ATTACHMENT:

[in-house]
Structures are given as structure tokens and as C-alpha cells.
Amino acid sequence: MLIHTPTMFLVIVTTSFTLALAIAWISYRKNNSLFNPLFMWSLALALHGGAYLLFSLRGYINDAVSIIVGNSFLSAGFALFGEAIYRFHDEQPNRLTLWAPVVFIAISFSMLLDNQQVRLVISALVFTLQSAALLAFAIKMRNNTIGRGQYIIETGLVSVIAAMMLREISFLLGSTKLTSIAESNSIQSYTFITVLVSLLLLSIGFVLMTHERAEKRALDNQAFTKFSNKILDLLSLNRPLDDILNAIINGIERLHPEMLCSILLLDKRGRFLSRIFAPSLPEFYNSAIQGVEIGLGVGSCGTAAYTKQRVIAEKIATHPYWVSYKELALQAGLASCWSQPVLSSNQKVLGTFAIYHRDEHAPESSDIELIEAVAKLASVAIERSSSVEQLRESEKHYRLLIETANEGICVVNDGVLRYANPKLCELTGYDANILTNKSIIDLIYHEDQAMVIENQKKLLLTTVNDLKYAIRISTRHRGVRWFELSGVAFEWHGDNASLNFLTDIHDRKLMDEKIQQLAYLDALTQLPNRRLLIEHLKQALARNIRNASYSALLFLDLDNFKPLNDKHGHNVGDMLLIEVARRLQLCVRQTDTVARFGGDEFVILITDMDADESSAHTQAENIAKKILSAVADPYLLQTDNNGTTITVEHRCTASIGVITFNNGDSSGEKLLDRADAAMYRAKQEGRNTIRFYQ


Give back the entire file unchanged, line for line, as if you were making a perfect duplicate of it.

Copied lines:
[in-house]
Structures are given as structure tokens and as C-alpha cells.
Amino acid sequence: MLIHTPTMFLVIVTTSFTLALAIAWISYRKNNSLFNPLFMWSLALALHGGAYLLFSLRGYINDAVSIIVGNSFLSAGFALFGEAIYRFHDEQPNRLTLWAPVVFIAISFSMLLDNQQVRLVISALVFTLQSAALLAFAIKMRNNTIGRGQYIIETGLVSVIAAMMLREISFLLGSTKLTSIAESNSIQSYTFITVLVSLLLLSIGFVLMTHERAEKRALDNQAFTKFSNKILDLLSLNRPLDDILNAIINGIERLHPEMLCSILLLDKRGRFLSRIFAPSLPEFYNSAIQGVEIGLGVGSCGTAAYTKQRVIAEKIATHPYWVSYKELALQAGLASCWSQPVLSSNQKVLGTFAIYHRDEHAPESSDIELIEAVAKLASVAIERSSSVEQLRESEKHYRLLIETANEGICVVNDGVLRYANPKLCELTGYDANILTNKSIIDLIYHEDQAMVIENQKKLLLTTVNDLKYAIRISTRHRGVRWFELSGVAFEWHGDNASLNFLTDIHDRKLMDEKIQQLAYLDALTQLPNRRLLIEHLKQALARNIRNASYSALLFLDLDNFKPLNDKHGHNVGDMLLIEVARRLQLCVRQTDTVARFGGDEFVILITDMDADESSAHTQAENIAKKILSAVADPYLLQTDNNGTTITVEHRCTASIGVITFNNGDSSGEKLLDRADAAMYRAKQEGRNTIRFYQ